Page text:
But that’s when LeBron took his game from a typically high level to a different place altogether. His stat lines in the decisive contests were preposterous: 41-16-7-3-3 in Game 5, 41-8-11-4-3 in Game 6, 27-11-11-2-3 in Sunday’s clincher – only the third triple-double ever in Game 7 of the finals.
His crucial block on Andre Iguodala on Sunday night with less than two minutes left and the scores tied might not go down as the signature moment of his career, but it deserves to. As the players on the floor traded missed baskets and fought through exhaustion – it was Cleveland’s 103rd game of the marathon season, the 106th for Golden State – it seemed the team that scored the next basket would win. But when Stephen Curry found Iguodala wide open on the block for an easy two, LeBron seemingly teleported 45 feet within two seconds to pin the ball against the backboard. It’s the kind of play, a marriage of breathtaking athleticism and hair-trigger instincts, that only he could make.
The Cavaliers' brilliant title turnaround shattered the NBA landscape
No one has ever closed an NBA finals like this, certainly not against a 73-win team. Given the caliber of opponent, magnitude of the deficit and what it required to reverse it, it’s not completely unreasonable to call it the greatest comeback in sports history.
There’s never been anyone with a wide-ranging a skill set as James, who became the first player ever to lead both teams in all five major statistical categories – points, rebounds, assists, steals and blocked shots – over the course of an entire playoff series. But to many observers it will never be enough. A few years ago I asked the emcee J Cole where he stood on the LeBron or Jordan debate that’s persisted for years among basketball fans and his response has stuck with me: “The world won’t even allow LeBron James to be as great as Michael Jordan because at this point Michael Jordan is just an untouchable legend. He is a myth. He’s like a tall tale that only gets bigger with each passing year.”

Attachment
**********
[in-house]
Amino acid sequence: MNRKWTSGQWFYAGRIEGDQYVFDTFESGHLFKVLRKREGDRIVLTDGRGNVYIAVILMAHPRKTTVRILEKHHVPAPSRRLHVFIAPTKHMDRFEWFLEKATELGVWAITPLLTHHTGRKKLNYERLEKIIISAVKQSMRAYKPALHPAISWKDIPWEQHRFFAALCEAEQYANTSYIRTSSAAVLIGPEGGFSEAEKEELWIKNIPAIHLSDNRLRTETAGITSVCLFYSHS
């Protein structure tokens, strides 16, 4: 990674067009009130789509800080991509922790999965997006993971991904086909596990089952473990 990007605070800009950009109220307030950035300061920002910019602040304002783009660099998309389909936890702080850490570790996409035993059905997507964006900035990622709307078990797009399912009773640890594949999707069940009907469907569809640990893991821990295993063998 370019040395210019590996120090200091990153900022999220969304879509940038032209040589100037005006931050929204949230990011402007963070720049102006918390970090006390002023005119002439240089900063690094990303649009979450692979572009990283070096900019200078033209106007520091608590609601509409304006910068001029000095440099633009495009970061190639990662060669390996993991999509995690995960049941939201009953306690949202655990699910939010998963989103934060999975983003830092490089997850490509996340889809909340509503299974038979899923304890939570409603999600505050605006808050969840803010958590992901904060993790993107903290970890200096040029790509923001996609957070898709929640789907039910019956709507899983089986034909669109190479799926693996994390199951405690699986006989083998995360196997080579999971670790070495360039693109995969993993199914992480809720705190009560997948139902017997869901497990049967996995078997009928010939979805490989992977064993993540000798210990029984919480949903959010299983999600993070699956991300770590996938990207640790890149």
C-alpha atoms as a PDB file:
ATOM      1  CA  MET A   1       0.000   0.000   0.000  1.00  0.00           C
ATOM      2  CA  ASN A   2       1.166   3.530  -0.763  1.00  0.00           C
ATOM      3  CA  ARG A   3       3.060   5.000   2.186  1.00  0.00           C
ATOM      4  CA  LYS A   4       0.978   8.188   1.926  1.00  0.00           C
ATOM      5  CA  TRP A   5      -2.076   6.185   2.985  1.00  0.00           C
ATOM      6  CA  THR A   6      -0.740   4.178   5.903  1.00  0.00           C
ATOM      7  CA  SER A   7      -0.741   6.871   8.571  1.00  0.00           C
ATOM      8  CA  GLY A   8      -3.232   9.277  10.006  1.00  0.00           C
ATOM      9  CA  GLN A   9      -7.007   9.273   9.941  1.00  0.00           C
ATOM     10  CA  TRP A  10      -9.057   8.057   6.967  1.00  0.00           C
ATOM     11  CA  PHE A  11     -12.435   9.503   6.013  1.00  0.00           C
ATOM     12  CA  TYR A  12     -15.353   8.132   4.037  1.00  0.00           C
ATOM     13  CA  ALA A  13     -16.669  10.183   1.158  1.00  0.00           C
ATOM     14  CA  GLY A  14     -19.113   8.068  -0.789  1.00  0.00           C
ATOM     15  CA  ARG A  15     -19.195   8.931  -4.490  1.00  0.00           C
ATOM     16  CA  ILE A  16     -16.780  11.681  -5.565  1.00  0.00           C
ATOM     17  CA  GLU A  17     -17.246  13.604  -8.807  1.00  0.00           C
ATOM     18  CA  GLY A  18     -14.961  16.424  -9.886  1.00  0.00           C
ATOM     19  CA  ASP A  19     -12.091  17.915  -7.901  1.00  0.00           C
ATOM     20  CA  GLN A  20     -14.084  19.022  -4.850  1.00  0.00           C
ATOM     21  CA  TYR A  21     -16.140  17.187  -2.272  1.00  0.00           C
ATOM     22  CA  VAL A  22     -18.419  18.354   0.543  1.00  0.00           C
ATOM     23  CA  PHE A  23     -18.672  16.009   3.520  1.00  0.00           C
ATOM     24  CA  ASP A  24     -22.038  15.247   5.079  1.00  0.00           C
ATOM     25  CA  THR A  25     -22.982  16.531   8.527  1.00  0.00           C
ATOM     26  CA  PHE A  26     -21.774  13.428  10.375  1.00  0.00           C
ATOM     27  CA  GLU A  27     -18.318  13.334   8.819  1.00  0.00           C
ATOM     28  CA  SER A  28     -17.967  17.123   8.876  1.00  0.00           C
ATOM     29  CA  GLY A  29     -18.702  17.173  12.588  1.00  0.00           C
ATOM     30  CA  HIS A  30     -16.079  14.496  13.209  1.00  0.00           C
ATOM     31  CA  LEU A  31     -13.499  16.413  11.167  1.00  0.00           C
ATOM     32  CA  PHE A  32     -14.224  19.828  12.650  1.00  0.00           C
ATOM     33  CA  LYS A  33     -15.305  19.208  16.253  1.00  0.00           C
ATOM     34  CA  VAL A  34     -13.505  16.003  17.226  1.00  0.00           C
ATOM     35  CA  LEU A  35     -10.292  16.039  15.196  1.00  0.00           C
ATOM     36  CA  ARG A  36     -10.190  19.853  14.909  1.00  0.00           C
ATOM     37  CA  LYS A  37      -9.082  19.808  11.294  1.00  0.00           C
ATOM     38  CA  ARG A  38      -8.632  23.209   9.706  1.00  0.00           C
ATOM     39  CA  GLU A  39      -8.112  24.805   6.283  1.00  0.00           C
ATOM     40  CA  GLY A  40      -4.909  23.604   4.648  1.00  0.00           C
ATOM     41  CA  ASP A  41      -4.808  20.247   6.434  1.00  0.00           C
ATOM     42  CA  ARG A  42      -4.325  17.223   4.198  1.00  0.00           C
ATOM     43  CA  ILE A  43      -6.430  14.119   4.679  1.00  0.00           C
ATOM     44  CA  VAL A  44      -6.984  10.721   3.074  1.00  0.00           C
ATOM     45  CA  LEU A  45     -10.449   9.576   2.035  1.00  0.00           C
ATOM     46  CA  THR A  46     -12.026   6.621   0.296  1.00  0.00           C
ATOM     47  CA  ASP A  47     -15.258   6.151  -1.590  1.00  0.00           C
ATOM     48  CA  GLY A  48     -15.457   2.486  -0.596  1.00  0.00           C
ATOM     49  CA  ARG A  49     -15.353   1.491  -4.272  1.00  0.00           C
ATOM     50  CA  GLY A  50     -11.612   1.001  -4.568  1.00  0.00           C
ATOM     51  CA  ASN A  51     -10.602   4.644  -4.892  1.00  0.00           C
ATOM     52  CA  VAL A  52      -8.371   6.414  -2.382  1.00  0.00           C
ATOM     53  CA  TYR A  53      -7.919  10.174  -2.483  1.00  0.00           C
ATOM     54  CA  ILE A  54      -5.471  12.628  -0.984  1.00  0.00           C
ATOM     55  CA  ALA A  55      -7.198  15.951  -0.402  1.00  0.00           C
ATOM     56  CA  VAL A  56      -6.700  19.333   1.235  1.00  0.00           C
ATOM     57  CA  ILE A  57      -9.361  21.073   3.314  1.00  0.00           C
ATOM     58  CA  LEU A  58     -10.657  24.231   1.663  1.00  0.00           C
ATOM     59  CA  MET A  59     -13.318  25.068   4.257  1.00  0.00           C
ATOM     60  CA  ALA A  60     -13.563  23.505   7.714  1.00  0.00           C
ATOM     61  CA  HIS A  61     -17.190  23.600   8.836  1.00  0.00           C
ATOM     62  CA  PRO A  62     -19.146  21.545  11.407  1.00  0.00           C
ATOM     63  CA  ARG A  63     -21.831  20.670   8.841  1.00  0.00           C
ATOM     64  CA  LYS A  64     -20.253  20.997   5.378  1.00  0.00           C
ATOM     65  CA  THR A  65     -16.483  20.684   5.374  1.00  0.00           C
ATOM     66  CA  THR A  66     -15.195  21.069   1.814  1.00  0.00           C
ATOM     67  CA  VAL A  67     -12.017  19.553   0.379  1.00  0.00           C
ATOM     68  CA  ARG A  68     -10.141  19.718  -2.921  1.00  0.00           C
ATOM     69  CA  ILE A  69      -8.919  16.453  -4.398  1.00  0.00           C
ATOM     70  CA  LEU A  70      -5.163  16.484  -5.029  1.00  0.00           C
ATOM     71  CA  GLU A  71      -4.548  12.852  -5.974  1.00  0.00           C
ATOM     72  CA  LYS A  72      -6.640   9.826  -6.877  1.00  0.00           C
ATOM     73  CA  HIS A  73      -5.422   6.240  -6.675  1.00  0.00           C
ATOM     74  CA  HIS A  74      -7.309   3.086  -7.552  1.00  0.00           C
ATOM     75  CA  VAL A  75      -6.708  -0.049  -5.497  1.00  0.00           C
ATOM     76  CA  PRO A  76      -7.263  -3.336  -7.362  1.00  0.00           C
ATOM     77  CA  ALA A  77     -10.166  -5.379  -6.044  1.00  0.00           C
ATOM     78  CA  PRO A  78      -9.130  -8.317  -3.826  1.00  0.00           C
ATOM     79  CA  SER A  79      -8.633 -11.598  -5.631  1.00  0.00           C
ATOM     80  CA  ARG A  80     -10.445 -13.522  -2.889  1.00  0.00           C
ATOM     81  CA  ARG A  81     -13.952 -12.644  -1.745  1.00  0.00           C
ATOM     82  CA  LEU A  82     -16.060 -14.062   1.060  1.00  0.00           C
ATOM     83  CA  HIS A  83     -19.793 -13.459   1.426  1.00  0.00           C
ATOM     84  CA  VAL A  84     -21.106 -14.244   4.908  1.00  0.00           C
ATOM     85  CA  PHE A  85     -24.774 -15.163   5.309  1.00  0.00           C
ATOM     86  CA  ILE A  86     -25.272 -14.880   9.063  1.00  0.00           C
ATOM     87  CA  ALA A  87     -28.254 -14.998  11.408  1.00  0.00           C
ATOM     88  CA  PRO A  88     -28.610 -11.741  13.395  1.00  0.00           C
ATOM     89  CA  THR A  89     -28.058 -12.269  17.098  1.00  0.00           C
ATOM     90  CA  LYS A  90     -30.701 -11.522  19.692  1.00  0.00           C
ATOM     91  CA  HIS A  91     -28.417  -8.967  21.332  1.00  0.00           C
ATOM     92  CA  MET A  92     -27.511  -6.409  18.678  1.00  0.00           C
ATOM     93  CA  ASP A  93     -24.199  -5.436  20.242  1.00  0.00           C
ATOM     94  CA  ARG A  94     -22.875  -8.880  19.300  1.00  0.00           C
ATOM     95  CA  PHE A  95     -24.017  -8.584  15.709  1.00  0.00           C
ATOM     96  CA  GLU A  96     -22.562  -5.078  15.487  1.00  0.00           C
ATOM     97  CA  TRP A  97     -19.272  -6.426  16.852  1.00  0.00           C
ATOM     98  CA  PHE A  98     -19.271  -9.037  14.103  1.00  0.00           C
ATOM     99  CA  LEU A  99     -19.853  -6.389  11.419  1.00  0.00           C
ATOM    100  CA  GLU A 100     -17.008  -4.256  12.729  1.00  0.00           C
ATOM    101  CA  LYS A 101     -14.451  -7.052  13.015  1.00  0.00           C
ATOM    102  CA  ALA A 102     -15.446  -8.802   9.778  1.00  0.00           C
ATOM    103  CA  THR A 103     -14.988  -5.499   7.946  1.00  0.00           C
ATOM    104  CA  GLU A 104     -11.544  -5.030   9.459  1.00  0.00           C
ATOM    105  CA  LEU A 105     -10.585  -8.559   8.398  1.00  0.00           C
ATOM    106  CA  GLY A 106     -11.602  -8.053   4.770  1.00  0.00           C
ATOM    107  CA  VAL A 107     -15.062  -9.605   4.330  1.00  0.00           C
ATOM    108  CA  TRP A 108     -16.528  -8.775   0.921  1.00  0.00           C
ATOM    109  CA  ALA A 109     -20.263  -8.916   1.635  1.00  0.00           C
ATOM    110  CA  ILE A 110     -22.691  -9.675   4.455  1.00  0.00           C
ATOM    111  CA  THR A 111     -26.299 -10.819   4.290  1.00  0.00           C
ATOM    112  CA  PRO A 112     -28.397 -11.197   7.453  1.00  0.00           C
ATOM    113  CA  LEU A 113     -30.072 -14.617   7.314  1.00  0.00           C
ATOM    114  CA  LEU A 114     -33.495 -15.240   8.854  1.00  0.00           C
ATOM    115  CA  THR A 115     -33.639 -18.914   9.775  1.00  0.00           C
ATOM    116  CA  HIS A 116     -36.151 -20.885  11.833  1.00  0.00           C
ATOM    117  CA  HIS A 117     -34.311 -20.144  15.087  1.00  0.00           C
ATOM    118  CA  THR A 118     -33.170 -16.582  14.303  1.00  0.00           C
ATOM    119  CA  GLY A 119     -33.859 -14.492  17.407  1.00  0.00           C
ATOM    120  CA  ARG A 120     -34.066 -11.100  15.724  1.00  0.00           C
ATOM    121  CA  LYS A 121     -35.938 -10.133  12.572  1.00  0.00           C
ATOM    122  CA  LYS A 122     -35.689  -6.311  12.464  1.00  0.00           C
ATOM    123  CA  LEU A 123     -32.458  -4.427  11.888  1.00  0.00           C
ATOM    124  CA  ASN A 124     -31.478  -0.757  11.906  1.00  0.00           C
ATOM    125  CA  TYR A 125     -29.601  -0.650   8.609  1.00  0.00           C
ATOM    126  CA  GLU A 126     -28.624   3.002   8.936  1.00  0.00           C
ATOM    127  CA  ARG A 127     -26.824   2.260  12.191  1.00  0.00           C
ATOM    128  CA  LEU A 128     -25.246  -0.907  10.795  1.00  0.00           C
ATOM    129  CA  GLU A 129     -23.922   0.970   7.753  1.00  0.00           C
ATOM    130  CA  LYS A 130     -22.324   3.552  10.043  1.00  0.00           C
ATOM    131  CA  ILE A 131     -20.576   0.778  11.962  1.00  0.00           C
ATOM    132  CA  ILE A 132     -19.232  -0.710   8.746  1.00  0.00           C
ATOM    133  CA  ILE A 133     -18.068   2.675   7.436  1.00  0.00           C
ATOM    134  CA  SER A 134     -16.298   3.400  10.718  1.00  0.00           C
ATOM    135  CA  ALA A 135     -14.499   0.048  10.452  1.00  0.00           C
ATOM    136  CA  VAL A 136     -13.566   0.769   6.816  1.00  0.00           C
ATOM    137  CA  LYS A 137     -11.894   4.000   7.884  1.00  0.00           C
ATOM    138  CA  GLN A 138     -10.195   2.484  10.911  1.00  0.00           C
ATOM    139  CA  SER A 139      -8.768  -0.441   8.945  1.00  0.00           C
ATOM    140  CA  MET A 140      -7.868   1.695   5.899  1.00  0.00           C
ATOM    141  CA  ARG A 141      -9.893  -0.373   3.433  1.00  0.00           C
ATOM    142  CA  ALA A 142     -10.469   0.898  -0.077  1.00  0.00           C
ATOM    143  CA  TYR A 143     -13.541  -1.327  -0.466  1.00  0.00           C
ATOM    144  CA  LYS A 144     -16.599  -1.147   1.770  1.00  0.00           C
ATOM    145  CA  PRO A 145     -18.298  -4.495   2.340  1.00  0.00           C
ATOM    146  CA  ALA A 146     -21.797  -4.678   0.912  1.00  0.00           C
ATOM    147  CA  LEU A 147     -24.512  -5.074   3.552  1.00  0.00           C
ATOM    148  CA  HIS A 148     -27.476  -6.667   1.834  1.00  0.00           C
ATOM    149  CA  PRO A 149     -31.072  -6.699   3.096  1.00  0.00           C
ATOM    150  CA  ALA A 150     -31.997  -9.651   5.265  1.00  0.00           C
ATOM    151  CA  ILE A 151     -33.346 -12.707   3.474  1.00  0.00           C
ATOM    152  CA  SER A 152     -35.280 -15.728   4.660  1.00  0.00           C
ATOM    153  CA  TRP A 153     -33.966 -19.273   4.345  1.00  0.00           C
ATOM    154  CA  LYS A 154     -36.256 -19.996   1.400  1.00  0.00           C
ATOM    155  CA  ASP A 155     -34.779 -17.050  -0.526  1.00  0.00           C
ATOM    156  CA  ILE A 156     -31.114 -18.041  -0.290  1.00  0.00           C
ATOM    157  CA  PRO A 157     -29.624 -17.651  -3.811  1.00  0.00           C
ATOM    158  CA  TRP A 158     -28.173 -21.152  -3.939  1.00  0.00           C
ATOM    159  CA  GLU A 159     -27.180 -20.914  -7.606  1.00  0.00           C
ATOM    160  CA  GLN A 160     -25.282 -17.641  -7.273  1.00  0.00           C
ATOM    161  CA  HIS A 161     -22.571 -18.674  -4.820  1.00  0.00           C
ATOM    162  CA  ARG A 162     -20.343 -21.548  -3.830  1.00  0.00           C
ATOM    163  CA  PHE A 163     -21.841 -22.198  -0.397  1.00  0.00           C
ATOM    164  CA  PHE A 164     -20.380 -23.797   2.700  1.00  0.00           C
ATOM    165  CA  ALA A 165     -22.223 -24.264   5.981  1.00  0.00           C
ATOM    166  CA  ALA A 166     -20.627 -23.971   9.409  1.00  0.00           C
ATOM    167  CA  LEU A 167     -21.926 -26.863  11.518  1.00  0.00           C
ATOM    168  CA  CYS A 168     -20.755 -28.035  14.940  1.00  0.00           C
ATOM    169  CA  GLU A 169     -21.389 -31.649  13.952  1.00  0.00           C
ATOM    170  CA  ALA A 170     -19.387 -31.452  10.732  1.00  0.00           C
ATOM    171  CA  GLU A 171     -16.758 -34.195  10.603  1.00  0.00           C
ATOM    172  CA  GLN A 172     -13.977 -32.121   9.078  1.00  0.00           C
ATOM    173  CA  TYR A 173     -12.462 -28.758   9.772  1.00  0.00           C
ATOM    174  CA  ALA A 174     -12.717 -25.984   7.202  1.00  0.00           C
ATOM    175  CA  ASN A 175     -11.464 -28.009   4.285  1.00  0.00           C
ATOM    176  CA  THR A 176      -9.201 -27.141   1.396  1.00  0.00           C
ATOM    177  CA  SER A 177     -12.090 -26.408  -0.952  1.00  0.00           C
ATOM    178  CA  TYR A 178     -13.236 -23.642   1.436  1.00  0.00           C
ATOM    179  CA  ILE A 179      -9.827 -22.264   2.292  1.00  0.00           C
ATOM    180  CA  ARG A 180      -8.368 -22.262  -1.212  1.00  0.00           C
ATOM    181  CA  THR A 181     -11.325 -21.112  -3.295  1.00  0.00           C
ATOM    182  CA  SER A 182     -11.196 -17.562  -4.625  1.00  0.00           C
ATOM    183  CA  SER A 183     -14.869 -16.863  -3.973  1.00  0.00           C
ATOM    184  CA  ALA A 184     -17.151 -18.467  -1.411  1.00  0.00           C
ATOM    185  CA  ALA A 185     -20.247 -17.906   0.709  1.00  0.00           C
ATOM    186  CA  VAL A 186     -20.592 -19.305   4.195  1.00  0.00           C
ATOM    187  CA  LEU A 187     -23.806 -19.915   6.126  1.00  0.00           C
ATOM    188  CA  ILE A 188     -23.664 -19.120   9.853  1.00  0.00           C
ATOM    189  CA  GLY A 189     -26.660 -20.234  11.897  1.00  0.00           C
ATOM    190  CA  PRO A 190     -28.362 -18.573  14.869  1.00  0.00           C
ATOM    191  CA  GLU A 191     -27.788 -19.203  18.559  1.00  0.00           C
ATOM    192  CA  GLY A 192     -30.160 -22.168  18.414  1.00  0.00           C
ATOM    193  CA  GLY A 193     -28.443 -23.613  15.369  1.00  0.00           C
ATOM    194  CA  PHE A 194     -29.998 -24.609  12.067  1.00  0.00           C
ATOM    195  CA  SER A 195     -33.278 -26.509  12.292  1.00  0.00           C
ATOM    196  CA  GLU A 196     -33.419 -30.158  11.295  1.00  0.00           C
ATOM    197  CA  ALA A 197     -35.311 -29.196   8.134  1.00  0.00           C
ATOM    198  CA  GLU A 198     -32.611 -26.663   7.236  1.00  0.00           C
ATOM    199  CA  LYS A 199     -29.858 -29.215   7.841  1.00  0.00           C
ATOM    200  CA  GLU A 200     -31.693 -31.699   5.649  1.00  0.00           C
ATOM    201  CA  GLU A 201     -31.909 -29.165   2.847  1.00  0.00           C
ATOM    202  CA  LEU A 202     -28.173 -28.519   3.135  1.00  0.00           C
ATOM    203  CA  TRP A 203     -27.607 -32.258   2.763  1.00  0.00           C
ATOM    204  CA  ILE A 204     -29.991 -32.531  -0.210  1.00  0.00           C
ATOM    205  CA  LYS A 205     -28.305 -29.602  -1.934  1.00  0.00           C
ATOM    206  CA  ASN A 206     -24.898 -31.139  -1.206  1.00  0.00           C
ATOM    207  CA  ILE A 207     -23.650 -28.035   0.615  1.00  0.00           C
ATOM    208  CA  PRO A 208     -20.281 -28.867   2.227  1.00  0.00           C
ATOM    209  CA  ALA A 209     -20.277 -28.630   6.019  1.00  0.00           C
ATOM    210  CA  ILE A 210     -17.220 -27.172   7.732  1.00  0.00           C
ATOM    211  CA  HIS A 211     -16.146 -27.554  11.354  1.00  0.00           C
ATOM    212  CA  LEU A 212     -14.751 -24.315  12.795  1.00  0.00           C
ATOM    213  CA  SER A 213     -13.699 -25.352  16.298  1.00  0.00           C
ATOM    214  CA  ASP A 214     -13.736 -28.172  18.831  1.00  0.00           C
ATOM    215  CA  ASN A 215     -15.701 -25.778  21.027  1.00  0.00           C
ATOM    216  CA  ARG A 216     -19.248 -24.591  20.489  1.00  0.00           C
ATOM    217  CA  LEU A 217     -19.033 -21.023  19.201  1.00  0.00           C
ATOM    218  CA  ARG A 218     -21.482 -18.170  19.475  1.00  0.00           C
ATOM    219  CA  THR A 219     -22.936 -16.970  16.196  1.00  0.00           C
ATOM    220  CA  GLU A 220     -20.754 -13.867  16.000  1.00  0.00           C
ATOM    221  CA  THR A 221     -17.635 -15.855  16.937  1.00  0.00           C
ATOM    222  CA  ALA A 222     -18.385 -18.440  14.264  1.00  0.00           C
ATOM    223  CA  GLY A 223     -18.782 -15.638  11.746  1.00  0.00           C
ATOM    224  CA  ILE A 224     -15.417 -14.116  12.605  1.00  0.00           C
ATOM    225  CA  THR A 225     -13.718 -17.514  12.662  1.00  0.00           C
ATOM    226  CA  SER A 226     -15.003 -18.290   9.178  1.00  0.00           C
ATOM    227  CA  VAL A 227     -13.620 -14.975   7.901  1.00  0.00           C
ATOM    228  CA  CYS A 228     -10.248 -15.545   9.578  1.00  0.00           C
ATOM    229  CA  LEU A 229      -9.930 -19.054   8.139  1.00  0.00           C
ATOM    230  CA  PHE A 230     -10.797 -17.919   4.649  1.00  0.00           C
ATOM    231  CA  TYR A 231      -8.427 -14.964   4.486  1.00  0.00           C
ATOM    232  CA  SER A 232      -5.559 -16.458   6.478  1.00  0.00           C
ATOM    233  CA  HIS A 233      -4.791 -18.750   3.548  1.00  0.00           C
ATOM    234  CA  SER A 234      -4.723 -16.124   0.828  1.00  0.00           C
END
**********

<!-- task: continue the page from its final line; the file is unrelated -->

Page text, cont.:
What hope does LeBron have when he’s graded on that curve? How do you compete with a ghost?
The debate endures because it is compelling. Jordan was like a regular-shaped guy with superpowers. LeBron is a freak of nature. The dichotomy has bred a strange resentment of the latter, who is perceived as a genetic child of privilege.
LeBron was the can’t-miss prospect whose upside had agents and shoe companies salivating before he’d entered high school, while Jordan was the guy who didn’t even make the varsity team until his sophomore year, a slight that, as the narrative goes, forged the near-sociopathic competitive edge that pushed him to the top. Therein lies the downside of being the Chosen One: Jordan’s brilliance is perceived as hard-won, while LeBron’s is preordained.
The truth is few elite athletes have more misguided critics than LeBron, whose life story embodies the American Dream. He grew up with his single mom in a modest apartment in Akron, worked thousands of hours to cultivate his craft, found gainful employment after turning 18 and has been handsomely compensated for his skills. He’s come of age during a time when social media exploded in popularity – when if a celebrity so much as picks his nose it’s disseminated globally within minutes – yet he’s behaved impeccably on and off the court.
That conduct only amplifies the backlash to his rare missteps. When he became a free agent after his seventh season with the Cavaliers, he announced his move to Miami in a 75-minute television special branded The Decision. Was it tacky and insipid? Without question. But the public’s reaction, the way the critics have held it against him for year after year and still do today, was as if he’d gone on TV and clubbed baby seals for an hour.